Karnataka elections 2018: Who will win the great war?

New Delhi: Karnataka voted on Saturday in a single-phased poll to elect its new assembly and the results will be declared on Tuesday. The counting will begin at 8am.

The tenure of the 224-member Legislative Assembly will expire on May 28 in the state where the Congress is currently in power with 122 seats against the BJP’s 43.

The elections have become a matter of prestige for the two national parties as the BJP is looking to regain ground in this crucial southern state and it is the only big state the Congress is in power now. While the Congress has announced incumbent Chief Minister Siddaramaiah to lead the party’s charge, the BJP is projecting former CM BS Yeddyurappa as its face.

Of the 224 assembly segments across the state, 173 are general, 36 reserved for the Scheduled Castes and 15 for the Scheduled Tribes.

The pre-poll alliance between the Janata Dal Secular (JDS) and the Bahujan Samaj Party (BSP) have created a noteworthy third front in Karnataka and can certainly have an impact on the forthcoming election results.

The 2008 assembly election in Karnataka was won by BJP comfortably with 110 seats, whereas the 2013 assembly election was swept by the Congress, who won 122 seats.

Most of the exit polls have given the opposition Bharatiya Janata Party the edge, while some have predicted a win for the ruling Indian National Congress. Some others, including the poll of polls, has projected a hung Assembly in Karnataka. But who can really rely on exit polls?

The three major players in the state are the Congress, the BJP and the Janata Dal (Secular) and here are the major scenarios that can emerge in Karnataka after the counting.

The BJP emerges as the single largest party, but falls short of a majority

Just three years after the party was formed 38 years ago, it opened its account in the southern state for the first time in 1983. The 2018 Karnataka Assembly election is a unique battle for the BJP.

If the BJP secures majority, the party will go ahead and form the government in Karnataka for the second time with BS Yeddyurappa as the chief minister. Reports suggest B Sriramulu, who is contesting from Bellary, may be made deputy CM in a bid to consolidate the Scheduled Tribes votebank ahead of 2019 General Elections.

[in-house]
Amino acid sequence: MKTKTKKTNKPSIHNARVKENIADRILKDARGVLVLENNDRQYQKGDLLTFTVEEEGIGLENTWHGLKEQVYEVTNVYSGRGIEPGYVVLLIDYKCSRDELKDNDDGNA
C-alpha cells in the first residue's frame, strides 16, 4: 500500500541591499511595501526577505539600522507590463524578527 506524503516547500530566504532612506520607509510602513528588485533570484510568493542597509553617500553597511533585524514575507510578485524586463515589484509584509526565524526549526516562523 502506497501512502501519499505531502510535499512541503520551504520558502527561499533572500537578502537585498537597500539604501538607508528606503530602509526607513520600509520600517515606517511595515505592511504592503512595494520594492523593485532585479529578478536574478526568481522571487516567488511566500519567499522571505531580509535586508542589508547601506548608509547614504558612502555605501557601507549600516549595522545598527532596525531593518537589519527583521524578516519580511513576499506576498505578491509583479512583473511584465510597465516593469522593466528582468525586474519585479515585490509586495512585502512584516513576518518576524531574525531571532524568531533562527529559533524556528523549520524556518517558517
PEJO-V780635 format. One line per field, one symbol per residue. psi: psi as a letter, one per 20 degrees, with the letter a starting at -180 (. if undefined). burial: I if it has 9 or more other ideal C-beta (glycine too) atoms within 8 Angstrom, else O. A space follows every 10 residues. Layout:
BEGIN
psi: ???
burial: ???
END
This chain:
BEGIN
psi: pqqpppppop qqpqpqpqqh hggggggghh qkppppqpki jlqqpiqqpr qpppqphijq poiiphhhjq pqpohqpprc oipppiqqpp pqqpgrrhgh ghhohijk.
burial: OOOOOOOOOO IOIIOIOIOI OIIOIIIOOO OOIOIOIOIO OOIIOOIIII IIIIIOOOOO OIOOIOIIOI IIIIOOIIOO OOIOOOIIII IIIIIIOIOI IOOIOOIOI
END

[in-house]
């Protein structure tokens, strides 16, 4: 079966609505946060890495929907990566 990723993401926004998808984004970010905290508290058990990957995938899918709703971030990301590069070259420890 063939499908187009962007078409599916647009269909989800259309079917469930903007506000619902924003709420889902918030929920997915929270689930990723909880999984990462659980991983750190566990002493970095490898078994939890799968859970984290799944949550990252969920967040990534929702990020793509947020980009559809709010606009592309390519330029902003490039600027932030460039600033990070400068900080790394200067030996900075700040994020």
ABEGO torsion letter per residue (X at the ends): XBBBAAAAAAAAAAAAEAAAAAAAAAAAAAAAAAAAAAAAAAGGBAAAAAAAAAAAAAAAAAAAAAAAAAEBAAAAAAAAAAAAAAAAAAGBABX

In case the BJP manages to win seats close to the majority mark, it will have the option to seek support from Independents. Another scenario will be to ally with the JD(S), dubbed as the kingmaker.

While the two parties have denied seeking support from each other in case of a hung Assembly, there have been feelers from both the parties to each other in the run-up to elections. Prime Minister Narendra Modi and JD(S) chief HD Deve Gowda have complimented each other on a number of occasions.

Congress wins majority or emerges as the largest party

Founded in 1885, the Congress hopes its social engineering will help it beat anti-incumbency and a rampaging saffron election winning machine.

The Congress has never secured less than 34% votes in Karnataka in any of the Vidhan Sabha or Lok Sabha polls. The only exception was the communally surcharged environment of 1994 Karnataka Assembly election, when the BJP increased its vote share four-fold.

If the Congress party wins the minimum required 113 seats (total seats – 224; 222 went to polls on May 12), Siddaramaiah will in most likelihood become the chief minister for another term.

Siddaramaiah has said that this will be his last election. However, if the incumbent CM loses from both his Badami and Chamundeshwari constituencies, it might become difficult for him to retain the post.

On Sunday, although confident of Congress’ win in Assembly elections, Siddaramaiah even hinted that he was ready to ‘step aside’ if his party decides to make a Dalit leader as chief minister of Karnataka. “If there is any need for a change in CM, if they want a Dalit face, then high command will decide. Suggestions of MLAs also will be taken. No force decision can be taken,” he said.

In case the Congress fails to secure a majority in the Karnataka Assembly, it can ally with the JD(S) and even seek support from Independents. However, in such a scenario, Siddaramaiah may not return as CM as his relationship with the JD(S) has soured.

In fact, JD(S) has indicated that they are ready to support a Dalit CM in case the Congress takes a decision to this effect. That will happen if the two parties decided to ally post-poll.

JD(S) emerges as the kingmaker and forms the govt

In case of a hung Assembly and with the JD(S) winning a good number of seats, the party will form the government with HD Kumaraswamy as chief minister. For this, the party will need alliance or outside support either from the BJP or the Congress.

While the BJP may give outside support to the JD(S) to keep the Congress out of power in another state ahead of the 2019 Lok Sabha elections, the Congress may decide to support the JD(S) without joining the government to keep the BJP out of power.